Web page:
MANILA – Some 150 people killed in the 5-month terrorist siege in Marawi have been laid to rest at a mass grave as authorities continue to scour the city for bombs and corpses, a local official said Sunday.
A “Management of the Dead” team retrieves corpses from the ruins one area at a time after it is cleared of booby traps and unexploded bombs by police and soldiers, said Zia Alonto Adiong, spokesperson of the Lanao del Sur Crisis Management Committee.
The corpses, he said, are then brought to Marawi’s Barangay Papandayan, where they are crosschecked with dental records of the missing and DNA samples from relatives. Those with positive matches are turned over to their next of kin while the unidentified are buried at the Maqbara Mass Grave.
“We have already buried in Maqbara, iyung temporary burial site natin, ay mga nasa 150 plus,” Adiong told DZMM.
“If we base on the number of fighters, Maute terrorists who died in the MBA (main battle area) according to the military data, kulang-kulang pa po iyung nare-retrieve natin na human remains.”
(We have already buried 150 remains at our temporary burial site in Maqbara. If we base on military date on the number of slain fighters, we have yet to retrieve all human remains.)
Combat operations in the southern city ended last week, when the last Islamic State-linked fighters were killed in a fierce final stand.
The fighting has taken a heavy toll, reducing buildings to skeletons of mangled steel and rubble, and killing more than 1,100 people, mostly extremists.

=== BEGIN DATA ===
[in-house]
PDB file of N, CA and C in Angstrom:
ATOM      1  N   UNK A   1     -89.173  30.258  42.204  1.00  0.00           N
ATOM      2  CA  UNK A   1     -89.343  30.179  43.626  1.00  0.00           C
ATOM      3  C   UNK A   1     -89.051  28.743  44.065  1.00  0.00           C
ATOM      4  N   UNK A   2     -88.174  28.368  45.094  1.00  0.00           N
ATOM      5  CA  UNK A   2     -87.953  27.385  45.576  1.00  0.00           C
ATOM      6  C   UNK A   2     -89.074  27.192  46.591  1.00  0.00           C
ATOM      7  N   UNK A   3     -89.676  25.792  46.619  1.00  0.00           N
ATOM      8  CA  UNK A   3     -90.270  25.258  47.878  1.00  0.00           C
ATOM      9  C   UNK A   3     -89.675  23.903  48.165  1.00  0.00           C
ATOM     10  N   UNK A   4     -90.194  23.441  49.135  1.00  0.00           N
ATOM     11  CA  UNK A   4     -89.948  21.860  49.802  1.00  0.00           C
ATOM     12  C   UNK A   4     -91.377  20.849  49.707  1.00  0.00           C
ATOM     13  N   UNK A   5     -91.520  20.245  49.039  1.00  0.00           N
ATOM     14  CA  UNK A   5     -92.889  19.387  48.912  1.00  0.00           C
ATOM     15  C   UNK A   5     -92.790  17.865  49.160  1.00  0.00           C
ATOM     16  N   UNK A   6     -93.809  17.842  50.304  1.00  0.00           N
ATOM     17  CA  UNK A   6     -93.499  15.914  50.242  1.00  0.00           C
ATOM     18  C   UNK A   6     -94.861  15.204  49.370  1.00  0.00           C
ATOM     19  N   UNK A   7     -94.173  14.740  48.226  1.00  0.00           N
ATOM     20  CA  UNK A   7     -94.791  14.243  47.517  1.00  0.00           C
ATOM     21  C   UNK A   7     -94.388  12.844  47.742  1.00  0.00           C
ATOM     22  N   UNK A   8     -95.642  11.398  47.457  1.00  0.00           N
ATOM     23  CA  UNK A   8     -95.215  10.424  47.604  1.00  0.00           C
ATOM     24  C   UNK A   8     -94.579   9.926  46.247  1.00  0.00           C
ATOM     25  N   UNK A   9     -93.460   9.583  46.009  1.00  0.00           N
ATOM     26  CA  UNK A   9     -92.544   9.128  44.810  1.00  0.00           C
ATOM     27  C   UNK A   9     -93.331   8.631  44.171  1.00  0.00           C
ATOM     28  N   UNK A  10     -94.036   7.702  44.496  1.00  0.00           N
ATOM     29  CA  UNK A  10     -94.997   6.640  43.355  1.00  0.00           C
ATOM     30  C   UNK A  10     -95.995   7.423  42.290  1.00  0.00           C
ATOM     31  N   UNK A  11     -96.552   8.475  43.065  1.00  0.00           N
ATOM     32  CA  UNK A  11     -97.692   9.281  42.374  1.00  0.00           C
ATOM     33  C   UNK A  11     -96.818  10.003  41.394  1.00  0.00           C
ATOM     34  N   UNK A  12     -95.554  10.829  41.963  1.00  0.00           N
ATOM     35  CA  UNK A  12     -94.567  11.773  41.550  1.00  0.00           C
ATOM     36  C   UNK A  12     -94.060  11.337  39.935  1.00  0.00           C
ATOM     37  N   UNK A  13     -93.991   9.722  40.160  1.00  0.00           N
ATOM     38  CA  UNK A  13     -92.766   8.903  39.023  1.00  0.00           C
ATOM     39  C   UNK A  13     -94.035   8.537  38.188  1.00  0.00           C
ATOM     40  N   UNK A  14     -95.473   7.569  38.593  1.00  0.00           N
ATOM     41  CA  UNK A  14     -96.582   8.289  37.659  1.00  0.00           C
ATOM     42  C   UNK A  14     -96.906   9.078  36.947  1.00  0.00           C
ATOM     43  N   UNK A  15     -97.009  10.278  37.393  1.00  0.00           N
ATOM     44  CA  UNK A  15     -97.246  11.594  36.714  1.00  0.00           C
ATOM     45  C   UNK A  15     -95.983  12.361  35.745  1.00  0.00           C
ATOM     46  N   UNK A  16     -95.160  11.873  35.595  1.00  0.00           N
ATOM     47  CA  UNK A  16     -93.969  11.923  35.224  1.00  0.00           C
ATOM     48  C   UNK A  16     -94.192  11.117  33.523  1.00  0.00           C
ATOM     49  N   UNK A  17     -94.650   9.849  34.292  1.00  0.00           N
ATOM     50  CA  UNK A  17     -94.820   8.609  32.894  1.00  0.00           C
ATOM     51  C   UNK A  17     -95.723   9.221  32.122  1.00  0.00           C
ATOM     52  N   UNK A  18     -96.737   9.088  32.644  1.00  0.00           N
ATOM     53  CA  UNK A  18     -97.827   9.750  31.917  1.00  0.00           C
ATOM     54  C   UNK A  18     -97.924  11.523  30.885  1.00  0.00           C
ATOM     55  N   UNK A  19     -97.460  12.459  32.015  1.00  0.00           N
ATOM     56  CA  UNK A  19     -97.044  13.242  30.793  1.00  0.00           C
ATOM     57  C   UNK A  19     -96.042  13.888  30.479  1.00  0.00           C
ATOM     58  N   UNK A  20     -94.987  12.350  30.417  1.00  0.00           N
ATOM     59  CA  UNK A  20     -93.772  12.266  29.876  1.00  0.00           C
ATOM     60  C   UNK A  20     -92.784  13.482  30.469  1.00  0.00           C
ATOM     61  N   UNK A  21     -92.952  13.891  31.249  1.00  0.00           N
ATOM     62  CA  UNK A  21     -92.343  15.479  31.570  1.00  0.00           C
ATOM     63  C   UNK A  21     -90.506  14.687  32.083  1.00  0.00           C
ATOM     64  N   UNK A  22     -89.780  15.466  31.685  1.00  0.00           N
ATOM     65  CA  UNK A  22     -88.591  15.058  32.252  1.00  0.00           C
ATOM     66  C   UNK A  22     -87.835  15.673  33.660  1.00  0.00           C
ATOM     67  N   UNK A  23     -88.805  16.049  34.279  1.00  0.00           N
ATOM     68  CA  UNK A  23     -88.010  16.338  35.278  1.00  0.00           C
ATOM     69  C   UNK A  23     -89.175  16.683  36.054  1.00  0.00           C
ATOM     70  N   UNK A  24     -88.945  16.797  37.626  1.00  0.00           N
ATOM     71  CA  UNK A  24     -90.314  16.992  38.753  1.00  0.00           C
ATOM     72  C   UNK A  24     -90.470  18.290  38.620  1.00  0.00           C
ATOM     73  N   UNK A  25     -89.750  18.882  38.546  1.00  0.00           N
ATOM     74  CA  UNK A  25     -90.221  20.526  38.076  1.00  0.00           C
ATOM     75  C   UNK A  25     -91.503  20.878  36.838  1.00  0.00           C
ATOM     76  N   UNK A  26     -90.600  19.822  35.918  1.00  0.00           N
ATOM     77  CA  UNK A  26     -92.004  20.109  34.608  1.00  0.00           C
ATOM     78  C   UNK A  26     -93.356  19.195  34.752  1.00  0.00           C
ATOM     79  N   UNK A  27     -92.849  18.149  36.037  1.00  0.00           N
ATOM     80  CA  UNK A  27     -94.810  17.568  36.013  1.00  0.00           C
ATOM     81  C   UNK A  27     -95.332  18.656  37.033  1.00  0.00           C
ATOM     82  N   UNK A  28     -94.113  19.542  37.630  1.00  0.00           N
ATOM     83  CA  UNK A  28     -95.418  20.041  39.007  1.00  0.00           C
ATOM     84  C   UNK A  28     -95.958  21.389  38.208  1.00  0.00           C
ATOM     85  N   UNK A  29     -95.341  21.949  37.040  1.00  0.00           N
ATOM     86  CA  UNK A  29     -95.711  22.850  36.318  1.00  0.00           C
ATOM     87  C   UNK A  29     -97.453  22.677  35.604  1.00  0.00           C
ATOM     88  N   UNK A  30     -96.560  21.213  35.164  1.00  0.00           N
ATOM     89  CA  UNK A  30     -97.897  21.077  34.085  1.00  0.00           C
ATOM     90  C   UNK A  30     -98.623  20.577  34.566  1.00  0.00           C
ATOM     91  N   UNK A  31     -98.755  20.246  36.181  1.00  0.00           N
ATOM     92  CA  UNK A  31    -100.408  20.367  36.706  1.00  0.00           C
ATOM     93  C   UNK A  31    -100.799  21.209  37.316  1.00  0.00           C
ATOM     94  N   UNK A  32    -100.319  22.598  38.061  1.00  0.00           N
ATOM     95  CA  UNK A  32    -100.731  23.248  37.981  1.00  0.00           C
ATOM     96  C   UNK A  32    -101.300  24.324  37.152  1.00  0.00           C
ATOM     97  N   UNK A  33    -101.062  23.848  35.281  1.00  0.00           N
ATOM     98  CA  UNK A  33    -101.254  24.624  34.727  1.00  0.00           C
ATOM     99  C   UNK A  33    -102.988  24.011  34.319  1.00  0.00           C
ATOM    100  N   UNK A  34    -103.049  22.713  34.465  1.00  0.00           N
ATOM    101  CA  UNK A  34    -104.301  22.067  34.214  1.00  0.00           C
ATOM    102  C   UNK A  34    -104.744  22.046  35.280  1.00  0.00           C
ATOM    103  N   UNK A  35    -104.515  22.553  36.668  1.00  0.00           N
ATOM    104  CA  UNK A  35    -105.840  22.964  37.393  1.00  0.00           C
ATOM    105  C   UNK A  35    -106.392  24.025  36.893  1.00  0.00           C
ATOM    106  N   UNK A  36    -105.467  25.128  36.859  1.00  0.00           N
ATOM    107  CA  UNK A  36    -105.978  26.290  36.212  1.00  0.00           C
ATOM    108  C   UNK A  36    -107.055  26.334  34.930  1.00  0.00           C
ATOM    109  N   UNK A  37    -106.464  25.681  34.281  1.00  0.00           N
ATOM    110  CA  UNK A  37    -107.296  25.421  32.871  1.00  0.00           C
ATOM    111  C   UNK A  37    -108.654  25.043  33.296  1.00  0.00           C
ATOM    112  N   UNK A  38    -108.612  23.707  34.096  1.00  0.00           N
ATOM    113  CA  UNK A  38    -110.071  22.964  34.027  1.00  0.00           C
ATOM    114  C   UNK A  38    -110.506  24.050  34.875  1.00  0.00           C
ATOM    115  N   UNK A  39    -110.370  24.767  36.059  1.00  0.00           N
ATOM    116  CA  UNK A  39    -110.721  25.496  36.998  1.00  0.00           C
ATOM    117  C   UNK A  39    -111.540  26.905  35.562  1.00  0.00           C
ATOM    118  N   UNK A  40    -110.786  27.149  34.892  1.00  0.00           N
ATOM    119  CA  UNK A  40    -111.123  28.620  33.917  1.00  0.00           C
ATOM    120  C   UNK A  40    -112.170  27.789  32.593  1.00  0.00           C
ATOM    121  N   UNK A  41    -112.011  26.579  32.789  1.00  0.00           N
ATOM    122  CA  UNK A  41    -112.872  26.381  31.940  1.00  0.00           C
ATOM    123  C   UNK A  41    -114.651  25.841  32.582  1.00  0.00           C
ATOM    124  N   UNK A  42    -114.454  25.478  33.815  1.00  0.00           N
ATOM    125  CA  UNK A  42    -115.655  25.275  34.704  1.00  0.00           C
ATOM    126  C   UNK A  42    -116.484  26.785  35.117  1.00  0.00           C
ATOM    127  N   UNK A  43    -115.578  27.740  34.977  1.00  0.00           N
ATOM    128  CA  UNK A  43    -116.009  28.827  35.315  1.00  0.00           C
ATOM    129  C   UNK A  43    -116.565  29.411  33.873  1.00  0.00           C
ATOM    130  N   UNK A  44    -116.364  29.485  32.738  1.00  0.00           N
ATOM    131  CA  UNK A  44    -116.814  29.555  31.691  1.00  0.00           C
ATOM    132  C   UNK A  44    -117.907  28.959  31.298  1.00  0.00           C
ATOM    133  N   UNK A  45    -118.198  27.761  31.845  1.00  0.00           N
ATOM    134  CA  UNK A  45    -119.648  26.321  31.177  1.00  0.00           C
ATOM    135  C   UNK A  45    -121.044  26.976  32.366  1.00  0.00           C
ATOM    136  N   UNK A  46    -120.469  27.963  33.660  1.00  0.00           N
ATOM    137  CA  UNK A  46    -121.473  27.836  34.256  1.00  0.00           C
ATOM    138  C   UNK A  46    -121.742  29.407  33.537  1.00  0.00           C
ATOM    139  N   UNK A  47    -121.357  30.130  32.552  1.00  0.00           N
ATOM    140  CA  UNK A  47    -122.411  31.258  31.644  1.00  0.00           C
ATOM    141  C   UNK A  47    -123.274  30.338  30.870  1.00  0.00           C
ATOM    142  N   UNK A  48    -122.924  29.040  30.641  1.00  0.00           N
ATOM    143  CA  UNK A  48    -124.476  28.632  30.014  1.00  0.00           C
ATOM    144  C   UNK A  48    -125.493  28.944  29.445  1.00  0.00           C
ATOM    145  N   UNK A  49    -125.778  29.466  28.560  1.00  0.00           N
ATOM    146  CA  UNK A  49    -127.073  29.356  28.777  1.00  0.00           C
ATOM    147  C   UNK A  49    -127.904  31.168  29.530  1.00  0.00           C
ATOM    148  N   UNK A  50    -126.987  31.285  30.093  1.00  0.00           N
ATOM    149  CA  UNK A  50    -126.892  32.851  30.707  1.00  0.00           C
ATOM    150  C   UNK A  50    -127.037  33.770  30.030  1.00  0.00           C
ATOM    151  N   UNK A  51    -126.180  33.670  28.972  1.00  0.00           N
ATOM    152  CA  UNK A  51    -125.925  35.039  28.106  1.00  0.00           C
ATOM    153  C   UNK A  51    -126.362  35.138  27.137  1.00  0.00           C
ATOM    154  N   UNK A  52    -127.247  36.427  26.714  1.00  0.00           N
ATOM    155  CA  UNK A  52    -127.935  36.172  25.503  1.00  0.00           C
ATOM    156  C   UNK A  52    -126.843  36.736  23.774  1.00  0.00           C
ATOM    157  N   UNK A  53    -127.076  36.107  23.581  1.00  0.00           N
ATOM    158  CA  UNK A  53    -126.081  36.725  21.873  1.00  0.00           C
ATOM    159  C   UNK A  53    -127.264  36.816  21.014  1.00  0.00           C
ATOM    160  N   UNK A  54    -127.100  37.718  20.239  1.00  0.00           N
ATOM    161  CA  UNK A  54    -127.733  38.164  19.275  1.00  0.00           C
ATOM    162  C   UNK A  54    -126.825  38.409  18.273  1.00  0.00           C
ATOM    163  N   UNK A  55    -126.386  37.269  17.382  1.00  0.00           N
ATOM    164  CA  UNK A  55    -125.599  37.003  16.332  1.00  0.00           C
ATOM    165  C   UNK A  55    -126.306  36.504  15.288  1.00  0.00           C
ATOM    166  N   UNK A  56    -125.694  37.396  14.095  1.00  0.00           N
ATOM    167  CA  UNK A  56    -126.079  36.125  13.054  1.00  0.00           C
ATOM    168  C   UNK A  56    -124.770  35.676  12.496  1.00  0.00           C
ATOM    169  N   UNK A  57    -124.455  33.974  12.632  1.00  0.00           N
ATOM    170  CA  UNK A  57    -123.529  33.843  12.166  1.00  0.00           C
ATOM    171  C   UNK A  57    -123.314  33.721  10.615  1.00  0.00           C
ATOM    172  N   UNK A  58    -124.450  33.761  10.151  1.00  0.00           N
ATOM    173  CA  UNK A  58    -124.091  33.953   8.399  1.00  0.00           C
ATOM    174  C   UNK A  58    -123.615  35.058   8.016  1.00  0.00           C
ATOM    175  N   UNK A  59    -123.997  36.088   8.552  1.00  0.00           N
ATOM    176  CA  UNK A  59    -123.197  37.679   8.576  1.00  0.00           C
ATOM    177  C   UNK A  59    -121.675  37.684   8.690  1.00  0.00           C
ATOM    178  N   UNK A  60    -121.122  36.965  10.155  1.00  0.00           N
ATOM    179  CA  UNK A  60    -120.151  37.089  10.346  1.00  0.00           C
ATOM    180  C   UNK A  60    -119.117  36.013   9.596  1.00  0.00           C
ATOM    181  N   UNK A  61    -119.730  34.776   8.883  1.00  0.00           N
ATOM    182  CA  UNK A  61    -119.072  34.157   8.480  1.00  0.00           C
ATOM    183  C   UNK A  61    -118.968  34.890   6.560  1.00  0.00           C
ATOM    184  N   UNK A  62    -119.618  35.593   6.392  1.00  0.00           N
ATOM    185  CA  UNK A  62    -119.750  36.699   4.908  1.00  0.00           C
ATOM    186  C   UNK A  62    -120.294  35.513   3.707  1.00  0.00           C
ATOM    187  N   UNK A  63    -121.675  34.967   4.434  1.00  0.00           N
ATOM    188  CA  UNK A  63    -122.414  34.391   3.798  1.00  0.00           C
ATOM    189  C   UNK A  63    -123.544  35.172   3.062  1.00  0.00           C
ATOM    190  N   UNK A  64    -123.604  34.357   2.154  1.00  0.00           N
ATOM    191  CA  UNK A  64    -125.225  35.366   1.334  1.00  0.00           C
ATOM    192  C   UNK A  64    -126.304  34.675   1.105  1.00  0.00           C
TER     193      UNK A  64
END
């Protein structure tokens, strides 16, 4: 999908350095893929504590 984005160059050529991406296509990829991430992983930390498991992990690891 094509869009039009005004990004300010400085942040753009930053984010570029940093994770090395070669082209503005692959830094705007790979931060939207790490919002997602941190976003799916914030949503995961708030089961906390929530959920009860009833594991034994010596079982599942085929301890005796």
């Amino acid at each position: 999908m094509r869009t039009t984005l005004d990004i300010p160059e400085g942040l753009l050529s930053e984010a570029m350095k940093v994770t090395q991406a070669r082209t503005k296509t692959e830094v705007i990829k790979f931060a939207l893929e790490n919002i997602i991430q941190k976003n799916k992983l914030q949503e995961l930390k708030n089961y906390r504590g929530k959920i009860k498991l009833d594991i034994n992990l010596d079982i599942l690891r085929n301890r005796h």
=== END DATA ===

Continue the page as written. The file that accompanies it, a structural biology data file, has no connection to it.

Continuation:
Nearly 6,500 families will be headed back to the homes that were left intact, out of the 353,000 people displaced when hundreds of gunmen seized control of central Marawi in May, officials earlier said.
Basic facilities and services in Marawi, like water and power, are in the process of being restored, Office of Civil Defense Assistant Secretary Kristoffer James Purisima earlier said.
Authorities have also started to fumigate evacuation centers in Banloi and Saguiaran amid a spike of dengue cases, Adiong said.
Relief operations, he added, are also ongoing while the government identifies evacuees who are legible for livelihood projects.
"It would be much easier and cheaper kung bibigyan na lang sila ng (if they are given) livelihood assistance instead of providing them each week with relief goods," he said.
Some P3.4 billion has been allotted for health and social services during the initial recovery phase of Marawi this year. The government will disperse another P10 billion in 2018 and P5 billion in 2019, said Purisima.
Many foreign countries including Australia, Japan and the United States as well as international agencies like the World Bank and Asian Development Bank are extending help.
Defense Secretary Delfin Lorenzana has acknowledged that his initial estimate of 50 billion pesos as the required amount to rebuild Marawi may not be enough, considering the extent of the destruction. - With Reuters